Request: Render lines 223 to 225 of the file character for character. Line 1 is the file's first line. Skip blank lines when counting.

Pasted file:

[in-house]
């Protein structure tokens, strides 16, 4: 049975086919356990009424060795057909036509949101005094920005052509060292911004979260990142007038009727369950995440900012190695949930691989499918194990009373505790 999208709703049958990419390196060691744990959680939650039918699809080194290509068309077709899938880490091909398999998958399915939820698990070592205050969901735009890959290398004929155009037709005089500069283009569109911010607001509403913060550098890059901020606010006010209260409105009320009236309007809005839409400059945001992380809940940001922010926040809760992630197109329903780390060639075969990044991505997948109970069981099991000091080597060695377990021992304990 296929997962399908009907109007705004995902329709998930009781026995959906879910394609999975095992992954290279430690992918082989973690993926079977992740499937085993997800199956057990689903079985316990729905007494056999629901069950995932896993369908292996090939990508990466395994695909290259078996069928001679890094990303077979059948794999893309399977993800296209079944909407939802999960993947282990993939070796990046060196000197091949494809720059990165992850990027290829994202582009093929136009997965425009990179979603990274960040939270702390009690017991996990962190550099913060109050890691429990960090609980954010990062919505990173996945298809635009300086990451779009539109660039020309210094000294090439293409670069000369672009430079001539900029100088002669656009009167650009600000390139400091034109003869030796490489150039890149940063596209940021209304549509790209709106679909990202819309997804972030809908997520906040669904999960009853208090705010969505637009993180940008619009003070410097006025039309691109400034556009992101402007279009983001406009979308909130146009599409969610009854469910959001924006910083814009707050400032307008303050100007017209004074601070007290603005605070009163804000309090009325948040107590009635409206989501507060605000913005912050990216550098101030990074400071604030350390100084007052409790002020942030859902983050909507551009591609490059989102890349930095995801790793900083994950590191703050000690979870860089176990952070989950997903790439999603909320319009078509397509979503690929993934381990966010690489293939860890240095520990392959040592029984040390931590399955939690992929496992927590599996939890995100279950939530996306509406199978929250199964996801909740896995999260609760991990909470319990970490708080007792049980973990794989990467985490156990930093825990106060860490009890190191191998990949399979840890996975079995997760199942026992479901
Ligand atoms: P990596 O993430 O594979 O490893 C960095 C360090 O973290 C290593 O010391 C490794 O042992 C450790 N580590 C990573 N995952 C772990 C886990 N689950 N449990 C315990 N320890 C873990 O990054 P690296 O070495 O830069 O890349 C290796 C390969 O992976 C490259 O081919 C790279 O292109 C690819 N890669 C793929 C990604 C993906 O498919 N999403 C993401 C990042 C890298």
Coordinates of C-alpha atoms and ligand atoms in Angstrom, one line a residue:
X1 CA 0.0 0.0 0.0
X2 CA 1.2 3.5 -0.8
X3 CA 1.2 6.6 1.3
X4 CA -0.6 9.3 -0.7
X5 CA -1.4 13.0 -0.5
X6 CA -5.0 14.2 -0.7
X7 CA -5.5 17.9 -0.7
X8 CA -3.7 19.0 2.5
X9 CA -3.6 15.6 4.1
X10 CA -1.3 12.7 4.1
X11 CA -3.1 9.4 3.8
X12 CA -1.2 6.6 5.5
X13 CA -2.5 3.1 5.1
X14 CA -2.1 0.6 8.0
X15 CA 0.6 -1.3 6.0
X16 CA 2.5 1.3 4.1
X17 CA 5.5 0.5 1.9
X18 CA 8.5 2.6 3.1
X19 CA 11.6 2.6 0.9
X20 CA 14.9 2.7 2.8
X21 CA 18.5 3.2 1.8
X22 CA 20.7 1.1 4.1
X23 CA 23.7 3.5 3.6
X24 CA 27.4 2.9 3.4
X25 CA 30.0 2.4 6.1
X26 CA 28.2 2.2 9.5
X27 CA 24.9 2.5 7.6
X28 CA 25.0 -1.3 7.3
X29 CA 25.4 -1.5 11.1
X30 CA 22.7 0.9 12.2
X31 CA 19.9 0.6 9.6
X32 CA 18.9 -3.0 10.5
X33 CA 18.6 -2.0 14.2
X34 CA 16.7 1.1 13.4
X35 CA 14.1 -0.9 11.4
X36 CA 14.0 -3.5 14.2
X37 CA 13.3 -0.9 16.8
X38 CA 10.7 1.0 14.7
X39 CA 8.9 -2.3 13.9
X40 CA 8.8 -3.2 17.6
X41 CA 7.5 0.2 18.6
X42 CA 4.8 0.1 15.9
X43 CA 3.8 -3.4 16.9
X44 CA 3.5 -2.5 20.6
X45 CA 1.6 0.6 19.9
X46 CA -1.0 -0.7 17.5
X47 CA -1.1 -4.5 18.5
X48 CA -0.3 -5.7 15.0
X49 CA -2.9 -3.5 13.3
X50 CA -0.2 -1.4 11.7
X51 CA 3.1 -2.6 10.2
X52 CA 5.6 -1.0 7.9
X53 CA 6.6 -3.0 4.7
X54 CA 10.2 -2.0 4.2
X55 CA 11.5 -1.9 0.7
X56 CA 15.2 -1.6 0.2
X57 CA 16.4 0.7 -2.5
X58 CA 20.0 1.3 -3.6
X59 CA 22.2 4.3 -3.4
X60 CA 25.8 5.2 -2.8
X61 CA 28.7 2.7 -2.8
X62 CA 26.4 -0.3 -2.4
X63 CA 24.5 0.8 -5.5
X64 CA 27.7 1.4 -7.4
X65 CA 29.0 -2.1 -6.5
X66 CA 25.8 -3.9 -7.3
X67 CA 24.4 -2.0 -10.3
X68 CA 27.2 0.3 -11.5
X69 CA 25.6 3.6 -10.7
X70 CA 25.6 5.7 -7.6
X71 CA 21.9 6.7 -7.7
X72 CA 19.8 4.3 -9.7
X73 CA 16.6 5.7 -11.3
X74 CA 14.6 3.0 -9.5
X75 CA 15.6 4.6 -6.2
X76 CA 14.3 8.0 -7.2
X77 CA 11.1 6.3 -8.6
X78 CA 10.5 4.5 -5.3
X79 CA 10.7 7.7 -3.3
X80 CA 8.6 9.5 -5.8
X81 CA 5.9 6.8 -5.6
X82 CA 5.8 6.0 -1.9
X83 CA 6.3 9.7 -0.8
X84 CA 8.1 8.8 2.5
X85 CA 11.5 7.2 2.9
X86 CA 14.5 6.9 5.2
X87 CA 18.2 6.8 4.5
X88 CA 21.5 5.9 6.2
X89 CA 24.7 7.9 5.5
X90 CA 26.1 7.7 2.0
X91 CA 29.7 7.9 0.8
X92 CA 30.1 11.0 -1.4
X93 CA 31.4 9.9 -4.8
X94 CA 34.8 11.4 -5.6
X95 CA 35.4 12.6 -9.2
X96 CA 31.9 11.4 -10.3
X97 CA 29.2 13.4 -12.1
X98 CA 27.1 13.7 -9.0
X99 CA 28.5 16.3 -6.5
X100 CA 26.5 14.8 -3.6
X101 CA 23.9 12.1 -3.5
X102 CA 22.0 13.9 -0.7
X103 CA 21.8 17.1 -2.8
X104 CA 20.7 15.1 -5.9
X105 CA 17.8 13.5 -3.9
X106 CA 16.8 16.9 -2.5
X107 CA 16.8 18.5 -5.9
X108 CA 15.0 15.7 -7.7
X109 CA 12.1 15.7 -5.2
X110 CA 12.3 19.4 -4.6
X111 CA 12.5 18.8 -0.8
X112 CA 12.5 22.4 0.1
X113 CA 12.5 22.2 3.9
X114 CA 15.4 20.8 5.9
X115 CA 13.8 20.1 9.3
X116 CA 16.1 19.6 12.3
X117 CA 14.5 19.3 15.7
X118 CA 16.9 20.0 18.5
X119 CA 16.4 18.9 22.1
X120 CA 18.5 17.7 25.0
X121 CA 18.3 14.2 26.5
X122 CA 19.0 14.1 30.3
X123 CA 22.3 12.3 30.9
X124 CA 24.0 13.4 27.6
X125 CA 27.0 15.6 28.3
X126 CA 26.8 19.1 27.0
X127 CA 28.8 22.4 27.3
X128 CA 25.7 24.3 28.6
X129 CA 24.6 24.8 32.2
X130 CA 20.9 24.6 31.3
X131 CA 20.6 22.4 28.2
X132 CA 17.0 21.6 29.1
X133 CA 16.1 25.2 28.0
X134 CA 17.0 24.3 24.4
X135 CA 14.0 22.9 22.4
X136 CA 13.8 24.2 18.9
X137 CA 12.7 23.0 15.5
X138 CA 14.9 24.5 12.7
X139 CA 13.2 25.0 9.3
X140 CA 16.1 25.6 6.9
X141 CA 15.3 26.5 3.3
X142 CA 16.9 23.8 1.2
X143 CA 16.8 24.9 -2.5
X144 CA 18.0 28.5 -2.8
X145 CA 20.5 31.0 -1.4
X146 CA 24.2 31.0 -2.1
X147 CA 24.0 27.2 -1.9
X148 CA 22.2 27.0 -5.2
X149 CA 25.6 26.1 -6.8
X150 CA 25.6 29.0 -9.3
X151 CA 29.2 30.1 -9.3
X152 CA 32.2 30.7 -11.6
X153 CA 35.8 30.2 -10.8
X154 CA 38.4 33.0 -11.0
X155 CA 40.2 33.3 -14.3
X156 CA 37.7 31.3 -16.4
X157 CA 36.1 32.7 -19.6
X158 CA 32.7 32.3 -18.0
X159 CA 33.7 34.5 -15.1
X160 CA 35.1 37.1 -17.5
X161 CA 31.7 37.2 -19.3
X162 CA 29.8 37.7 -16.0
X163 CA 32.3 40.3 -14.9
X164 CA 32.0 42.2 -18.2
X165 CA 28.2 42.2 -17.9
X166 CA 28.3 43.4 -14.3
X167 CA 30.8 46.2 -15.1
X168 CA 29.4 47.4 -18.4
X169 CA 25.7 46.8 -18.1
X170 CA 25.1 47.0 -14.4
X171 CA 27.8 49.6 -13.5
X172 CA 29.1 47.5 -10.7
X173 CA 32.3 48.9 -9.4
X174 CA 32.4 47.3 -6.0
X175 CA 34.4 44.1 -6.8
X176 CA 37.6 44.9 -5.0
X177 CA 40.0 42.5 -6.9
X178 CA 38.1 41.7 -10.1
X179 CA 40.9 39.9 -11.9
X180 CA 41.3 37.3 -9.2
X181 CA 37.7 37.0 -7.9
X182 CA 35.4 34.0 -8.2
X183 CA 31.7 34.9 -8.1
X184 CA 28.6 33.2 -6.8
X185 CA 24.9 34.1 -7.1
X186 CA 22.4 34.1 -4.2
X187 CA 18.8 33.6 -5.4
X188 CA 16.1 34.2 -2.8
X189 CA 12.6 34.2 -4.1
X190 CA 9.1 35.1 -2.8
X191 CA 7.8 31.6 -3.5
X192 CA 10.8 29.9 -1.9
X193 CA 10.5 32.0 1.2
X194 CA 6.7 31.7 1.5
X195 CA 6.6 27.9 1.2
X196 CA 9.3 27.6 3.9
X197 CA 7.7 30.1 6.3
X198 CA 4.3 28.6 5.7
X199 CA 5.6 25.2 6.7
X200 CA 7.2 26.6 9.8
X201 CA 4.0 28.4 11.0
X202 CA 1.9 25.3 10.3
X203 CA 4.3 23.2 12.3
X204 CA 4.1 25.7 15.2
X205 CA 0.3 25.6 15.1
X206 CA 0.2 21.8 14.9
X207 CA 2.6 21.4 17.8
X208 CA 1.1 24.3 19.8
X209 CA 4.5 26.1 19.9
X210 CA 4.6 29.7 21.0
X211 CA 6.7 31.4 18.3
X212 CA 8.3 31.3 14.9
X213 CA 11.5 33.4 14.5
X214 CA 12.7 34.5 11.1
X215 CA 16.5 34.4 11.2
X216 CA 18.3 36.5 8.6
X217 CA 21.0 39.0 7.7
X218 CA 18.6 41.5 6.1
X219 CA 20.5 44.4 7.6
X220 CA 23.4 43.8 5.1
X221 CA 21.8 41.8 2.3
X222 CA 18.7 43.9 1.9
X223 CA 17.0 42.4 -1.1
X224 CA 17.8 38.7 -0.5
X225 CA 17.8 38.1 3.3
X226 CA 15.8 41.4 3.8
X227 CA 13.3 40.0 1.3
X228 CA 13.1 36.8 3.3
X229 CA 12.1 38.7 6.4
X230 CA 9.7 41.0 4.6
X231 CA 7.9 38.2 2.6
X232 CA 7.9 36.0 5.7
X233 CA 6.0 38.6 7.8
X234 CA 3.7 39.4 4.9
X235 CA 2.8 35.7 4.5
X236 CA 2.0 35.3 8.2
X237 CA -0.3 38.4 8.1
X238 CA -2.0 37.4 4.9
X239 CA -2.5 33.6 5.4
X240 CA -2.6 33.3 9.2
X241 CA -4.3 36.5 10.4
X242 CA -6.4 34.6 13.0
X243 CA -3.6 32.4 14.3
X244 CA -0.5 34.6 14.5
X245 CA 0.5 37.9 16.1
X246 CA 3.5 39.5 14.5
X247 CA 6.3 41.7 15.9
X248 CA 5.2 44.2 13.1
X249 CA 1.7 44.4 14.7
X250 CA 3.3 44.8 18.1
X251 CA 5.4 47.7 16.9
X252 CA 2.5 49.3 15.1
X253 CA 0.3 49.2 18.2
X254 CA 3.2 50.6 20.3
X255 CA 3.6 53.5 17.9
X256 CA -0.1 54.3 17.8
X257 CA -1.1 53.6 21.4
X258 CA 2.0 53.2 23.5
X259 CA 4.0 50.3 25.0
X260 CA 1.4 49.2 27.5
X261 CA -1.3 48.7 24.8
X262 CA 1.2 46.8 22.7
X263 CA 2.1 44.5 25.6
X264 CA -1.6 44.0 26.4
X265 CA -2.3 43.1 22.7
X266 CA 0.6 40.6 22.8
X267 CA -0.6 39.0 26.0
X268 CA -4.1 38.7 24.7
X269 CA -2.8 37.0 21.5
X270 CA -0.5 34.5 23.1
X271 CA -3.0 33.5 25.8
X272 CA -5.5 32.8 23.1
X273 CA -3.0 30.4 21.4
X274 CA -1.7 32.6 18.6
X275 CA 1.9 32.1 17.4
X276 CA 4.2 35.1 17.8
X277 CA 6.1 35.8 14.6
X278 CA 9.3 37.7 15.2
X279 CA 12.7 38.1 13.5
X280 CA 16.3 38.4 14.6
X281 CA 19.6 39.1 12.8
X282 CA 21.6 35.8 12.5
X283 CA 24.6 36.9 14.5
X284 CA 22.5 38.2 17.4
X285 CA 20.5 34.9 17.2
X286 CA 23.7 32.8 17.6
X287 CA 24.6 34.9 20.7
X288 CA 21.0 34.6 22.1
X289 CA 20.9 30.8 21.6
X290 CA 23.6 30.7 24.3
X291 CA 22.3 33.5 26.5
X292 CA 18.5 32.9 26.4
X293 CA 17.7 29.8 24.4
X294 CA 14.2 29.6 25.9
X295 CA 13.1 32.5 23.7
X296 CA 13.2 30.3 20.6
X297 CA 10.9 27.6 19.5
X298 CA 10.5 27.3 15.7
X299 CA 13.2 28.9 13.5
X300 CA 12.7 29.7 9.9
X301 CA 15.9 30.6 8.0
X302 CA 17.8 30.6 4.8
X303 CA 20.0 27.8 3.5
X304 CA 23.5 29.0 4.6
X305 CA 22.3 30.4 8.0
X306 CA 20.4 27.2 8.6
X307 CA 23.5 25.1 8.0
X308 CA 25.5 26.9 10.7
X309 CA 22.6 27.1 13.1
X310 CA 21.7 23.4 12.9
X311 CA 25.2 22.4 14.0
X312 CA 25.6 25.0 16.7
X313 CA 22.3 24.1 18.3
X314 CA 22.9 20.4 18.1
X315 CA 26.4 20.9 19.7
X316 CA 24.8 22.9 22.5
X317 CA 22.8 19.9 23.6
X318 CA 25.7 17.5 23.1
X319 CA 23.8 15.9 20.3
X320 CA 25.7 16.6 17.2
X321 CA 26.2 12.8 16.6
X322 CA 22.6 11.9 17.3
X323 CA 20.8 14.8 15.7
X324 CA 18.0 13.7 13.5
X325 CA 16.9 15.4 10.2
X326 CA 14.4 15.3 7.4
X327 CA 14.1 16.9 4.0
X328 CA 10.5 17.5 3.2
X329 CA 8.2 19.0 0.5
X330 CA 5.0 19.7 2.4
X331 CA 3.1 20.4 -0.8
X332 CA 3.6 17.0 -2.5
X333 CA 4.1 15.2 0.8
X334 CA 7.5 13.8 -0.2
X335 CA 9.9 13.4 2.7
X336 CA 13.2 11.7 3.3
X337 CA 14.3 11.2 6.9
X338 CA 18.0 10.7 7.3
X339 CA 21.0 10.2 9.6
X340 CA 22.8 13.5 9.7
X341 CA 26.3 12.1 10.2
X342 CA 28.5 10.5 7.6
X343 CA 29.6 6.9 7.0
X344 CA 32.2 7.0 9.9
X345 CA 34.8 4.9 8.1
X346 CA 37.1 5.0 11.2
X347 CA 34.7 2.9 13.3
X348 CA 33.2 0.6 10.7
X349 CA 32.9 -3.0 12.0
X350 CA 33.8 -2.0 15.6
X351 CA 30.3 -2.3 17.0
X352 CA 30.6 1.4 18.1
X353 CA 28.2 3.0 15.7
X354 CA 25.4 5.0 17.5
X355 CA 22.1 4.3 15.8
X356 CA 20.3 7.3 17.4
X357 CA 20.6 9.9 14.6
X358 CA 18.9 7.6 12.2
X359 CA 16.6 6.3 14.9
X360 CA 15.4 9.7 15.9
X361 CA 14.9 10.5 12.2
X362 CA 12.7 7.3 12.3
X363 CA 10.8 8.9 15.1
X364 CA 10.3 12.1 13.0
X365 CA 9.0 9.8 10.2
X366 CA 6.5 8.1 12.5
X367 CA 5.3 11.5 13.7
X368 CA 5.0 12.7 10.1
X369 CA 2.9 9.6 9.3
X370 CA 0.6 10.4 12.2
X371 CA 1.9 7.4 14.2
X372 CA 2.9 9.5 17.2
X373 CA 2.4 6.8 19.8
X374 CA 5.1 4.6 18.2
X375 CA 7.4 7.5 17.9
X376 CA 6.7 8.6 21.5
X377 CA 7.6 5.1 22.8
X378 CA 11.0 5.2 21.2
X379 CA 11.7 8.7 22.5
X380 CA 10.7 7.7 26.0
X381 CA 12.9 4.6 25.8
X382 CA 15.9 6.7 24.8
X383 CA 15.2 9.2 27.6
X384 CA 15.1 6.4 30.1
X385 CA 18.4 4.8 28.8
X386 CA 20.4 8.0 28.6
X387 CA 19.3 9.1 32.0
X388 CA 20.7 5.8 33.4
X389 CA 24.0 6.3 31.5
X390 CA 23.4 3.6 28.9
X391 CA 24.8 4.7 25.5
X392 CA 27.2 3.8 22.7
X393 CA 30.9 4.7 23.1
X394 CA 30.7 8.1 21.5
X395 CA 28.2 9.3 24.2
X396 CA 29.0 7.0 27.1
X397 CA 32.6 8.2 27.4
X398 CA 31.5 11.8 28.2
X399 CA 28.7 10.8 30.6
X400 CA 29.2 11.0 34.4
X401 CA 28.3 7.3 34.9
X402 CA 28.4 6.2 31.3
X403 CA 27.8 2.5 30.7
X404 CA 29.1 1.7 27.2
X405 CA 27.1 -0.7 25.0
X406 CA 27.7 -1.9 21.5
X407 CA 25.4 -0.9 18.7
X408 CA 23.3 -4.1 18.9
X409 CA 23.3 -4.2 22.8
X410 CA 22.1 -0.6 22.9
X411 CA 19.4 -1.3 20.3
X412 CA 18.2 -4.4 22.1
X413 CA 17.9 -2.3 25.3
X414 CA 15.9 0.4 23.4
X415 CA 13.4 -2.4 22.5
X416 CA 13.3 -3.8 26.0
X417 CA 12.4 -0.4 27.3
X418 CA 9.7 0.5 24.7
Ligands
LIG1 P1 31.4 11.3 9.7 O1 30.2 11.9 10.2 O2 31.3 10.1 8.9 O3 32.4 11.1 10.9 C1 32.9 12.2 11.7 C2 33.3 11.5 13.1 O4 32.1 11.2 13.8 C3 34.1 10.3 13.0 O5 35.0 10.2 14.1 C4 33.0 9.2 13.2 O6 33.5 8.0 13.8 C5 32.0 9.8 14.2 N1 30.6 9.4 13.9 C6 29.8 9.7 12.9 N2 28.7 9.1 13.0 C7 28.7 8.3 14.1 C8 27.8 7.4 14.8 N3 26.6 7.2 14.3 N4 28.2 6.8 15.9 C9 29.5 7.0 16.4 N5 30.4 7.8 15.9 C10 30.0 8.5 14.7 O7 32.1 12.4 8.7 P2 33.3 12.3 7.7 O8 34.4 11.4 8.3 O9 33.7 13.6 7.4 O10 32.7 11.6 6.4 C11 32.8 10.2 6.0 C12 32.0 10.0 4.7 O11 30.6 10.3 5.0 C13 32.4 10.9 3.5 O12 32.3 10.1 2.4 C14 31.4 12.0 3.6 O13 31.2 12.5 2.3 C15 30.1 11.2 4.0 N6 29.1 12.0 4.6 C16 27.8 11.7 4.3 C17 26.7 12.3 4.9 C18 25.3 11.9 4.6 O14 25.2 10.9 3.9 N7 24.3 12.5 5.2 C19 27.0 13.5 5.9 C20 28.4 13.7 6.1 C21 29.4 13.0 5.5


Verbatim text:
X219 CA 20.5 44.4 7.6
X220 CA 23.4 43.8 5.1
X221 CA 21.8 41.8 2.3